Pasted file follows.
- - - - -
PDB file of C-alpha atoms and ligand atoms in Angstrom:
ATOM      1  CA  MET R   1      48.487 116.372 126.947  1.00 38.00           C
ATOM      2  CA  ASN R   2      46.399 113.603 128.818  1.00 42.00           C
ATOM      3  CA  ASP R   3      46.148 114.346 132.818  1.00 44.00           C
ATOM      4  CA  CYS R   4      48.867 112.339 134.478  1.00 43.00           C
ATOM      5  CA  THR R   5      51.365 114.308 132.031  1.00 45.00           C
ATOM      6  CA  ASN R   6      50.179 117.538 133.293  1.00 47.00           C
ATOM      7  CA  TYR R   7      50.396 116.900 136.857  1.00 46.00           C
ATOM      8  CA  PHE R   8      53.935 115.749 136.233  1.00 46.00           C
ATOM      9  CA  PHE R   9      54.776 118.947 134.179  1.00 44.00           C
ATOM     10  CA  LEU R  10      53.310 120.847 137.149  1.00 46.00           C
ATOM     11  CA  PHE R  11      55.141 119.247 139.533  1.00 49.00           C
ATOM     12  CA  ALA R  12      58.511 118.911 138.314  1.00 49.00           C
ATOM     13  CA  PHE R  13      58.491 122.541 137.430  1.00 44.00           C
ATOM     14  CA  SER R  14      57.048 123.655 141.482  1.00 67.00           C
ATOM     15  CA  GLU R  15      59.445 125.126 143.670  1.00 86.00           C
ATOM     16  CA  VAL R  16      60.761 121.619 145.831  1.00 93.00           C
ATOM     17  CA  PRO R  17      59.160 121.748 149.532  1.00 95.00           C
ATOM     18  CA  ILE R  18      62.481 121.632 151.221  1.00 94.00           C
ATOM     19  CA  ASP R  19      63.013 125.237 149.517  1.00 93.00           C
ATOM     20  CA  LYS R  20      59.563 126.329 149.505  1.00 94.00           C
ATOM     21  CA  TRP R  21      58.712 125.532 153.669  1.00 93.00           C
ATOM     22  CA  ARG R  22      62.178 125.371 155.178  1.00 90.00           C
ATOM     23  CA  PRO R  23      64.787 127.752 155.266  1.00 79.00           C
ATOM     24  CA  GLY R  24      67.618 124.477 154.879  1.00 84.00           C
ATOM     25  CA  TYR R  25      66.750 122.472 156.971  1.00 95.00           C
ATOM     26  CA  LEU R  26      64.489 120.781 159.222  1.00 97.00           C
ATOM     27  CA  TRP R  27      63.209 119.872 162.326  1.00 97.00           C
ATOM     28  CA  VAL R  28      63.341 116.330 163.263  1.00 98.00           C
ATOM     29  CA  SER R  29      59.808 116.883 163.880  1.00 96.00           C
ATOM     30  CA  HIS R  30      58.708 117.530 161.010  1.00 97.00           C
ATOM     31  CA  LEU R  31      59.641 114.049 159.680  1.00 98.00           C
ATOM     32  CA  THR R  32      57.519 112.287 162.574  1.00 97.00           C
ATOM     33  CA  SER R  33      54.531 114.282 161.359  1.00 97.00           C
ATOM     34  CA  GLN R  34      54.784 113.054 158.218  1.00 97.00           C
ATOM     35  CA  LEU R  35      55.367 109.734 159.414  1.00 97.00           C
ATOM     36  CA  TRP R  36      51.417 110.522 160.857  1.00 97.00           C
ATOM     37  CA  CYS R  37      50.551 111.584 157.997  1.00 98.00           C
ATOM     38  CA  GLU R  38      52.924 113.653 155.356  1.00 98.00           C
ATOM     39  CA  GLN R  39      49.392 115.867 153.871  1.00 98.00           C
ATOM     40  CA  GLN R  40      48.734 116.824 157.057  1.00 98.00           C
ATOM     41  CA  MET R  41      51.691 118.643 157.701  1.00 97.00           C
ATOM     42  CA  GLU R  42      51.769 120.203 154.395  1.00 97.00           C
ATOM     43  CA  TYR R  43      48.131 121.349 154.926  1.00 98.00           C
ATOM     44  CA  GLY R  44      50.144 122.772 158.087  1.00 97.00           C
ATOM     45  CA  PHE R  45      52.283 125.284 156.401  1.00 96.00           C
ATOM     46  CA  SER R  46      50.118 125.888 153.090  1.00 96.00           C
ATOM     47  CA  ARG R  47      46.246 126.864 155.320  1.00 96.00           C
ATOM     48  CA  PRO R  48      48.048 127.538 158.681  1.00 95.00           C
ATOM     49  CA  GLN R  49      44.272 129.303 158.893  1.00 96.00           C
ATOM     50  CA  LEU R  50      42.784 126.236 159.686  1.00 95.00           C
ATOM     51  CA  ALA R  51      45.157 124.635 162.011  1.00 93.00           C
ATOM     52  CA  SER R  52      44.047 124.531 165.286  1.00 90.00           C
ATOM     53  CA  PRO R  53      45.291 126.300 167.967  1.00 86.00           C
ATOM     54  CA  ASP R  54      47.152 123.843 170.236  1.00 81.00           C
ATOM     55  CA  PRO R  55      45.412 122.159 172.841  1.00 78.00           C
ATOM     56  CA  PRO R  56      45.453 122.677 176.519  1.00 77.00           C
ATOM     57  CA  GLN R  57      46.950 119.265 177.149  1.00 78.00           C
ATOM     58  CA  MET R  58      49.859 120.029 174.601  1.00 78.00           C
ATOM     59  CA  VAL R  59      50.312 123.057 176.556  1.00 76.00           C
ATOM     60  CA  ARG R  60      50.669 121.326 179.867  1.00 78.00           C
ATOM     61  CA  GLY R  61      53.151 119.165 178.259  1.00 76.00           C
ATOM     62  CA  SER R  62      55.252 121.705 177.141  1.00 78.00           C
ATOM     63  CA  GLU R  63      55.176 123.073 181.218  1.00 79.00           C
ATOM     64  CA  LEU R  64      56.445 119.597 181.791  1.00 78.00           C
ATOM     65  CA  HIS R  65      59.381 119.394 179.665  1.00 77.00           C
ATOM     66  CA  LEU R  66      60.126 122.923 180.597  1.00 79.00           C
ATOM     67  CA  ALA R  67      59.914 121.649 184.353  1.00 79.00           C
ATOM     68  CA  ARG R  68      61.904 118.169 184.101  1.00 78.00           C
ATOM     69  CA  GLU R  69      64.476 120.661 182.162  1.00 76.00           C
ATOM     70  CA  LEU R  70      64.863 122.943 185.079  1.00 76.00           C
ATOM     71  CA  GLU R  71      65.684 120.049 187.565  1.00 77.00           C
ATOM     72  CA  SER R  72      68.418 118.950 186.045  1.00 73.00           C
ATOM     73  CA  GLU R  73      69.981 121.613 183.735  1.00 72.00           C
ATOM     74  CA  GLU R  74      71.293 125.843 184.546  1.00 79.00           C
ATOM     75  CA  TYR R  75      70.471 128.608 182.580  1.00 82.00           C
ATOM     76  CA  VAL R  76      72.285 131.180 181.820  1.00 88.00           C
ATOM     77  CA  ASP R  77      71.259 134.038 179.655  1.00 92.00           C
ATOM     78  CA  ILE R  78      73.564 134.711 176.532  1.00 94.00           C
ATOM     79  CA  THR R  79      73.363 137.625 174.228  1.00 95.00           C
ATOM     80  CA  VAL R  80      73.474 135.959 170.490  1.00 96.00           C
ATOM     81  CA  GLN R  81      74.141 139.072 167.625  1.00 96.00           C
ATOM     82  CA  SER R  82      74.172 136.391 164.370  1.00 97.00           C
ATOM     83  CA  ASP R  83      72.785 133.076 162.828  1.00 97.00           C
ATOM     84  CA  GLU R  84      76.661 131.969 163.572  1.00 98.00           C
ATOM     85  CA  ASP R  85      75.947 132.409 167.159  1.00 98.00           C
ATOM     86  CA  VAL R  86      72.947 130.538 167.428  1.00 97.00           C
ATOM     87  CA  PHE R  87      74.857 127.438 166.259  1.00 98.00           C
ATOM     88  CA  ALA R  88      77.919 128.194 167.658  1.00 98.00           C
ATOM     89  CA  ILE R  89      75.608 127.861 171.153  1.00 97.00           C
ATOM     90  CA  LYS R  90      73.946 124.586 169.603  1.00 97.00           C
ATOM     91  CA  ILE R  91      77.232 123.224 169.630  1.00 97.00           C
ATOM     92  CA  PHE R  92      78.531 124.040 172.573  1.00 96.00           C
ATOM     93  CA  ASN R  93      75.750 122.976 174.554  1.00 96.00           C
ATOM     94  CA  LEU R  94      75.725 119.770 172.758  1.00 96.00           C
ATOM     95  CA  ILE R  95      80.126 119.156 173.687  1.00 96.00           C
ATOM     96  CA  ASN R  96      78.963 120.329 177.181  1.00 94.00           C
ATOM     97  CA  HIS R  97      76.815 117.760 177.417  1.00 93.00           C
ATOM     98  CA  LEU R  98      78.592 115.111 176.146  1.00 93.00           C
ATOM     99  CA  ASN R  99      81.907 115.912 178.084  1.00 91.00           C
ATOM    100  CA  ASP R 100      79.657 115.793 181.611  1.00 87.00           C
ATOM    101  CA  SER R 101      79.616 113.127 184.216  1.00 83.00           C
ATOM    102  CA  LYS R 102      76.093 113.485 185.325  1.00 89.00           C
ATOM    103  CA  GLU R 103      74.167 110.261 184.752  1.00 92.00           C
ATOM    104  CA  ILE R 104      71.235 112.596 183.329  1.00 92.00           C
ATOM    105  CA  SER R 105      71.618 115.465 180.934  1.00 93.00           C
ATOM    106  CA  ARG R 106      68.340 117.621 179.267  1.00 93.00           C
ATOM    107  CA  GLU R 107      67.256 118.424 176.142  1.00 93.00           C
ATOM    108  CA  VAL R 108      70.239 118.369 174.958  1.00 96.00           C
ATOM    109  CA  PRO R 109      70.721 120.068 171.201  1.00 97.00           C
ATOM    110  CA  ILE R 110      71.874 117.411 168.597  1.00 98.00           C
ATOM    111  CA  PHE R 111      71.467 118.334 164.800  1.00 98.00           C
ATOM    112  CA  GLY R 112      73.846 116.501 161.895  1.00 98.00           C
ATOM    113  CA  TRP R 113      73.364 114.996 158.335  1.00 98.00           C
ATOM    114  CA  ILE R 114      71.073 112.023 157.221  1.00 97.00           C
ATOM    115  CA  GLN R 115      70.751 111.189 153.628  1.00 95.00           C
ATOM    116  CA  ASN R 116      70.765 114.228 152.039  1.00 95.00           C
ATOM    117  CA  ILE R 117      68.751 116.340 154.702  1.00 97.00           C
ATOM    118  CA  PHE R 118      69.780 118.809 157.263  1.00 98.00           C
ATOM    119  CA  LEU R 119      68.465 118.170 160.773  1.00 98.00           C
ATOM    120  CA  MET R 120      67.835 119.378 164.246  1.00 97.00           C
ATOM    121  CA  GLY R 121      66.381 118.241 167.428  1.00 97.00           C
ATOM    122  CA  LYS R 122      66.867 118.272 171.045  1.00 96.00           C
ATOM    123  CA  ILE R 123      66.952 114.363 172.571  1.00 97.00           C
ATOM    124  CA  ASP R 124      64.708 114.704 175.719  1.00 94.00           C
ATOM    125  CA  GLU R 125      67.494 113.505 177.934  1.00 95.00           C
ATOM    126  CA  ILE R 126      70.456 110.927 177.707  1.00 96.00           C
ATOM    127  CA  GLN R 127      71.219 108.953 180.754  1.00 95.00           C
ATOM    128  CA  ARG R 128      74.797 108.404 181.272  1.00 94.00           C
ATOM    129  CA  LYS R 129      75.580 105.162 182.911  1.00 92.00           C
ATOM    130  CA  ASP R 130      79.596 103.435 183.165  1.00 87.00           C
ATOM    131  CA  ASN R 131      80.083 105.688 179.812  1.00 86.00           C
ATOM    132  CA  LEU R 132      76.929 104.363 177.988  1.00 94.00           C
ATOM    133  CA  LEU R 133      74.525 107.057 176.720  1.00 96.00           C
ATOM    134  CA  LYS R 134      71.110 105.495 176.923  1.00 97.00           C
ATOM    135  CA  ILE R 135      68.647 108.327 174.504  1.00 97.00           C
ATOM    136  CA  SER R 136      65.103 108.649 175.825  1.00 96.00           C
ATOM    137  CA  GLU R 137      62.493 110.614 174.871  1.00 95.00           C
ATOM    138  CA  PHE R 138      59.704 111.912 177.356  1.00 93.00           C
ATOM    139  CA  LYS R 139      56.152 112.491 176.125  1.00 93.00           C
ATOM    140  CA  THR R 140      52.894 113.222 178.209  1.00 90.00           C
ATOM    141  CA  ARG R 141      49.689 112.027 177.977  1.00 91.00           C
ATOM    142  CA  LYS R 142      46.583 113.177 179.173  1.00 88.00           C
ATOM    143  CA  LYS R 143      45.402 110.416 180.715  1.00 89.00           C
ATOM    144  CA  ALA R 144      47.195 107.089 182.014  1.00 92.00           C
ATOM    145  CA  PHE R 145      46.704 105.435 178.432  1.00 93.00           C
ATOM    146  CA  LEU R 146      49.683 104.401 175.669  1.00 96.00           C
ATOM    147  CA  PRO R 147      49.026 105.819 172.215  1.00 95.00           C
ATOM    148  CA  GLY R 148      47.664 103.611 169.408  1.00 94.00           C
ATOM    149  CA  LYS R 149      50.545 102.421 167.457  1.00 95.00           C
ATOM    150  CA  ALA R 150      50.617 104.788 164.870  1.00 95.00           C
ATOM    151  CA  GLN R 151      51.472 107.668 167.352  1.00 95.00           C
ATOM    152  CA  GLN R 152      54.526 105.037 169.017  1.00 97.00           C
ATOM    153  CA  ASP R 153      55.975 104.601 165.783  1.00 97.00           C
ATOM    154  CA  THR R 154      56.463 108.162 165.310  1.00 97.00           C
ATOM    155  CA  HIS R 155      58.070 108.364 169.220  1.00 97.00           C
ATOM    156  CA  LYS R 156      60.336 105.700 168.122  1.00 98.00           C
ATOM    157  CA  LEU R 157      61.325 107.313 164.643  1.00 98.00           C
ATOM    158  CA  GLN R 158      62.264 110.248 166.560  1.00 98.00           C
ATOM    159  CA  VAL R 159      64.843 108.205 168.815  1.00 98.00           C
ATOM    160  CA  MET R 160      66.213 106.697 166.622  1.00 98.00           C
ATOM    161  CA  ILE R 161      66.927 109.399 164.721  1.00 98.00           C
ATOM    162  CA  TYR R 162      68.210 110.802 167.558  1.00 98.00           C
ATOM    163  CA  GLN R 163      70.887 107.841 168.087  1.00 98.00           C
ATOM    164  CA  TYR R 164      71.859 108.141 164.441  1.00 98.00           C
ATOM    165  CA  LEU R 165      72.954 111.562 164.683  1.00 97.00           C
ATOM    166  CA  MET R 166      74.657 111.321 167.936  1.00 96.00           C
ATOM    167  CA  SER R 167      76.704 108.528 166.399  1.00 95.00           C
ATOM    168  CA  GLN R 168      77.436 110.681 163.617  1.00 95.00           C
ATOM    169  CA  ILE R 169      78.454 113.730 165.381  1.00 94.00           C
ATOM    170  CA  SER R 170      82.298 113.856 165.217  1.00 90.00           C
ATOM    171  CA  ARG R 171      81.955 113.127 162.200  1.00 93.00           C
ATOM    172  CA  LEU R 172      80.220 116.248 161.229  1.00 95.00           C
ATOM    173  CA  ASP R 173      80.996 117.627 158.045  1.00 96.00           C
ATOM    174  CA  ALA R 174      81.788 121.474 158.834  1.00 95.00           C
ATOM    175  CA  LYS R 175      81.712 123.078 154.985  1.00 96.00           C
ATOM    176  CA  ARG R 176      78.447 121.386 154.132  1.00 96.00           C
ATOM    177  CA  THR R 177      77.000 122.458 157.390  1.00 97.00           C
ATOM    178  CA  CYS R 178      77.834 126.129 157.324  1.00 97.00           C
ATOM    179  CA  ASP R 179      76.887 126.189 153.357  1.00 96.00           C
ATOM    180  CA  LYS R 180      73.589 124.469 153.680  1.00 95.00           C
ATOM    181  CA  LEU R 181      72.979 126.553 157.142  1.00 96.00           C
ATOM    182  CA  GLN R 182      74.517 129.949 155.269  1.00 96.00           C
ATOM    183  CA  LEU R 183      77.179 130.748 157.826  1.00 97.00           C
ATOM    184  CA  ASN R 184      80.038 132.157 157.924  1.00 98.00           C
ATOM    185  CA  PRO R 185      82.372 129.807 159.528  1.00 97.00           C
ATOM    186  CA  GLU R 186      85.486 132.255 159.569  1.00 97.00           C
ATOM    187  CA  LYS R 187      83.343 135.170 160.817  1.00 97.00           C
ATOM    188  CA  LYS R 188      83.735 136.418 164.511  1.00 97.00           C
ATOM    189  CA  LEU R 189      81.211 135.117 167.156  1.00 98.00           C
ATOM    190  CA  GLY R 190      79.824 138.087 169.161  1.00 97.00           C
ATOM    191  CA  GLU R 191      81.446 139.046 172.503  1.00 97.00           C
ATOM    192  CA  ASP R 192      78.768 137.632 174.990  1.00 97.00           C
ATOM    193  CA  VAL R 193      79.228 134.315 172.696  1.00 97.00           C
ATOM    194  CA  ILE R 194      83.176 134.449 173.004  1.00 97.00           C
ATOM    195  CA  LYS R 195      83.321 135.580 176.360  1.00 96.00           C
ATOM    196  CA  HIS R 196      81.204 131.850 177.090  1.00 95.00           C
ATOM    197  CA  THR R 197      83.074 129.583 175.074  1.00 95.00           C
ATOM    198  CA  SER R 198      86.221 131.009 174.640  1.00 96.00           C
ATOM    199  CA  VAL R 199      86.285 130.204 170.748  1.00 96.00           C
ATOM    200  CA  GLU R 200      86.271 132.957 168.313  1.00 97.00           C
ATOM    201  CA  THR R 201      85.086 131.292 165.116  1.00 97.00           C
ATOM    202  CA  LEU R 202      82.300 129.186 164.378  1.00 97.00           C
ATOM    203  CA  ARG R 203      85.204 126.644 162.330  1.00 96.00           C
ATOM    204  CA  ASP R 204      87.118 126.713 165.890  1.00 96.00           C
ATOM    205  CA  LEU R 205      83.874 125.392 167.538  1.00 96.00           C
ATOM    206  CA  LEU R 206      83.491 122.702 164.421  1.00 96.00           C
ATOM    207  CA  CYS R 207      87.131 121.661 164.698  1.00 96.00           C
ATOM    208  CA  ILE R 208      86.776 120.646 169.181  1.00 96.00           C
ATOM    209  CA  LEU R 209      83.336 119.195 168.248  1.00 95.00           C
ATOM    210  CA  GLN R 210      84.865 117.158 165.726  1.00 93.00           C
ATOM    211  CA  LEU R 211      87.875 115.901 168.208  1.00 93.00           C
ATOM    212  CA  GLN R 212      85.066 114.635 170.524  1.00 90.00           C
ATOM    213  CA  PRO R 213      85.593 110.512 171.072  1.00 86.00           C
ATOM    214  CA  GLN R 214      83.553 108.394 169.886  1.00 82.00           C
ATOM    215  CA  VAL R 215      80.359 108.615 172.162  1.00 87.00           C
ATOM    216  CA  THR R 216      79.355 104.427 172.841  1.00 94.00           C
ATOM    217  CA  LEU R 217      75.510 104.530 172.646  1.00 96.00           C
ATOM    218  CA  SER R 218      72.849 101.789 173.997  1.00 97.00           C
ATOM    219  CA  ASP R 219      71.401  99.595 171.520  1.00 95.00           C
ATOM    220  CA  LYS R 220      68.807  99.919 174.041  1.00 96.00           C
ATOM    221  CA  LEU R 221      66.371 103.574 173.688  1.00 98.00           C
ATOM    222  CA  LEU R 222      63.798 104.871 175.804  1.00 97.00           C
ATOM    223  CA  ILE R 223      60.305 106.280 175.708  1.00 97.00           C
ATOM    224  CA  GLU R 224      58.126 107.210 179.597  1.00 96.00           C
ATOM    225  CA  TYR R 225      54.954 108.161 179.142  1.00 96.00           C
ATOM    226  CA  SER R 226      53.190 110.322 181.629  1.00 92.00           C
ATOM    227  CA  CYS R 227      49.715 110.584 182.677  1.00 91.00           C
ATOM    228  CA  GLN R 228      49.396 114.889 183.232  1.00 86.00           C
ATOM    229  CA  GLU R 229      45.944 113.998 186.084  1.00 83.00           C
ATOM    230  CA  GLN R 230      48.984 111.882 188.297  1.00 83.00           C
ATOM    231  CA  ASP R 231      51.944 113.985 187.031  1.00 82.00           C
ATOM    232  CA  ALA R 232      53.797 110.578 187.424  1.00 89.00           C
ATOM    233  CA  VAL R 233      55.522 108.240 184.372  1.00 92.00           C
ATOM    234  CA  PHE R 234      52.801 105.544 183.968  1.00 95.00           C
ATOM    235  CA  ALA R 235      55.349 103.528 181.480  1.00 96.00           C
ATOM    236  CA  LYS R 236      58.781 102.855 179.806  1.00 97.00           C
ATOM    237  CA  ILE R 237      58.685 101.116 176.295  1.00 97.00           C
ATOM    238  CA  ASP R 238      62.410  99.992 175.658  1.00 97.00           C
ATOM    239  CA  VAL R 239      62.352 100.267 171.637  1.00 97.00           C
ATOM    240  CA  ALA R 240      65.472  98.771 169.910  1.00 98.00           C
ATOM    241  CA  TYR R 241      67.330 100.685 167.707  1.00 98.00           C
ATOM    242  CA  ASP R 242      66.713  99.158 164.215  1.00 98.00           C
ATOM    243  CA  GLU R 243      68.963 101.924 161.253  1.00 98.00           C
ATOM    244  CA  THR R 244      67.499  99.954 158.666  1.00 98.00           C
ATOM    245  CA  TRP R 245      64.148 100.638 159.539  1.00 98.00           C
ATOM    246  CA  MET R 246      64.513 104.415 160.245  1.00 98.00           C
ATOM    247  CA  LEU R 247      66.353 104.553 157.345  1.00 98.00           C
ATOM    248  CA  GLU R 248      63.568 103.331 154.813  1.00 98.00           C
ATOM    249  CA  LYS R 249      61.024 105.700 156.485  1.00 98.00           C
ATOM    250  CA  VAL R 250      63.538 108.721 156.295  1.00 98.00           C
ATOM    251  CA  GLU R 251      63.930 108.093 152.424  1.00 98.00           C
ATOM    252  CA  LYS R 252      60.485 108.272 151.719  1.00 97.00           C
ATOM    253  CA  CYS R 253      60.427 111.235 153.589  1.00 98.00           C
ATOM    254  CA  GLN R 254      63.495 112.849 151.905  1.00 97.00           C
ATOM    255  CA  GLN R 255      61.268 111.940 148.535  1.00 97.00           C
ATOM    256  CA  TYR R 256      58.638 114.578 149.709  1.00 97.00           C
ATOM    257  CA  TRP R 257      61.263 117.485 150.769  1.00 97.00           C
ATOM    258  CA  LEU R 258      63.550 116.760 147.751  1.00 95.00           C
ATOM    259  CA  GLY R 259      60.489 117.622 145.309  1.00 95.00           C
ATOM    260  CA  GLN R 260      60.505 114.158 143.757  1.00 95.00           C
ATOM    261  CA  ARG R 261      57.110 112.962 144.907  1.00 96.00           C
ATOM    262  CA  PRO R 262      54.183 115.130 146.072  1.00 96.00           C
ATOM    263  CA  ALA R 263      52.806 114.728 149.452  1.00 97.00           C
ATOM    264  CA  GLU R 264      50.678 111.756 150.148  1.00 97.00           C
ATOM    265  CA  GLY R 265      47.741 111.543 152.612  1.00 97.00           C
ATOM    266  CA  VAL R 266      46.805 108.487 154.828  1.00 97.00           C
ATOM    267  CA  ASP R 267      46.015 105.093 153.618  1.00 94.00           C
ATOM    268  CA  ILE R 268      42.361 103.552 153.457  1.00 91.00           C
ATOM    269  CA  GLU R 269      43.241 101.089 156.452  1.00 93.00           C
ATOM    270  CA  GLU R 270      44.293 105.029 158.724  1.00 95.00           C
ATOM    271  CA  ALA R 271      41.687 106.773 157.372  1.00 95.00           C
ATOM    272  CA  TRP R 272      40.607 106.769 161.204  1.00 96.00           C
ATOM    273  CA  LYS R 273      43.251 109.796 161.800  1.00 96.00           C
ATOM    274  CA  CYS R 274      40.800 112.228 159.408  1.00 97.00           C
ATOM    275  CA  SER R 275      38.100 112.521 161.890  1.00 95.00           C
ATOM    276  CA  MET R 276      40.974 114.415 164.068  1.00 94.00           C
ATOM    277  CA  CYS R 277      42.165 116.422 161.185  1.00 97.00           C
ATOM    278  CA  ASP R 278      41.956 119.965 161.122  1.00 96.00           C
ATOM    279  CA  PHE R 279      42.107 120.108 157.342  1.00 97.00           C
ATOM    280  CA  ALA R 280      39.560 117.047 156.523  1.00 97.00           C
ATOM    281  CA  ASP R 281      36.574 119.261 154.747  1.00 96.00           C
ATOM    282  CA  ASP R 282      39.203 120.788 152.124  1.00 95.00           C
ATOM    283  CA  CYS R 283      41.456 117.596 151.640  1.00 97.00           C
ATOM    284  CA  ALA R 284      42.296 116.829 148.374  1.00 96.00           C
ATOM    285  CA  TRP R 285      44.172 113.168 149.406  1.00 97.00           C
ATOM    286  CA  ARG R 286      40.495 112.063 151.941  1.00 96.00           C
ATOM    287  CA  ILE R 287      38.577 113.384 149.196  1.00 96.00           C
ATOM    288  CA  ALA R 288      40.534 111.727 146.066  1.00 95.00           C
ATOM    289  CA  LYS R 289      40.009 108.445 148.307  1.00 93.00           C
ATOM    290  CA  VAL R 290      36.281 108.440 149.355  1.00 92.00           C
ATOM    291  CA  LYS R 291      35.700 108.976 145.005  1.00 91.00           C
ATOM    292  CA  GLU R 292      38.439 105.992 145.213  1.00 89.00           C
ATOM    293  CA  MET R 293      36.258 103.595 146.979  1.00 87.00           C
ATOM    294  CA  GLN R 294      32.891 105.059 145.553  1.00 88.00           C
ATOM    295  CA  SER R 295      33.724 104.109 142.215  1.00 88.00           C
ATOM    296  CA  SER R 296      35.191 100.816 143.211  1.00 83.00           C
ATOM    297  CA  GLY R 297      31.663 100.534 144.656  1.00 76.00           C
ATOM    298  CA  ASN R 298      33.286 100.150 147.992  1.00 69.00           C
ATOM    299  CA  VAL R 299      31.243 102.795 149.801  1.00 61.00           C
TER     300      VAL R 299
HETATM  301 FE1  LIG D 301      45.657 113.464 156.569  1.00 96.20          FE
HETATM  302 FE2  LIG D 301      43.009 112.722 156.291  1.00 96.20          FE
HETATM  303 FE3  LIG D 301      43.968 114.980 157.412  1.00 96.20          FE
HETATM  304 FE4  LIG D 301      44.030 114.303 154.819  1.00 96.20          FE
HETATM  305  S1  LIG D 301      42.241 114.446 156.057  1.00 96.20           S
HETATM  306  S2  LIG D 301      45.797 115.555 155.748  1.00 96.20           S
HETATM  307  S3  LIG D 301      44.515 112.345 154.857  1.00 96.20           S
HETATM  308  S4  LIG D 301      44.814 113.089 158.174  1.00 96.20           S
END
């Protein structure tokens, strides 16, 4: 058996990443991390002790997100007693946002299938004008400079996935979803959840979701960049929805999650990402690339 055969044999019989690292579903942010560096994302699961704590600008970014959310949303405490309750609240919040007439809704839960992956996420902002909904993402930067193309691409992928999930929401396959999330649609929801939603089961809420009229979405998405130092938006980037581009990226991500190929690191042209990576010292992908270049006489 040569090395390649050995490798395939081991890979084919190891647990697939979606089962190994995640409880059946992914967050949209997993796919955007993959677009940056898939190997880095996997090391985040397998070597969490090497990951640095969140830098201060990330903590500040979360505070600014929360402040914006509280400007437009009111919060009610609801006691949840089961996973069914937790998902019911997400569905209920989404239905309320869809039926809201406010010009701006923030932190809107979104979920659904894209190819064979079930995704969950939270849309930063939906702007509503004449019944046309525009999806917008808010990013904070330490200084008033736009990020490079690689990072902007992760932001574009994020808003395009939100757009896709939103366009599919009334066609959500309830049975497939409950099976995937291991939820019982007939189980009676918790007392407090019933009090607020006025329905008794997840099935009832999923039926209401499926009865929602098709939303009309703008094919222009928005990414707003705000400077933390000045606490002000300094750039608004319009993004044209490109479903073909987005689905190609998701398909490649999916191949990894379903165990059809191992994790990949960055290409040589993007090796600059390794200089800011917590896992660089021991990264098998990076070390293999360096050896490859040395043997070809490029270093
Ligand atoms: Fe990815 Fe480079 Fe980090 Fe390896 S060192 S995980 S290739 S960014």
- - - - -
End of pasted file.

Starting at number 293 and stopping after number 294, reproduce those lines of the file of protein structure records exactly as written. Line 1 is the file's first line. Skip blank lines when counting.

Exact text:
ATOM    292  CA  GLU R 292      38.439 105.992 145.213  1.00 89.00           C
ATOM    293  CA  MET R 293      36.258 103.595 146.979  1.00 87.00           C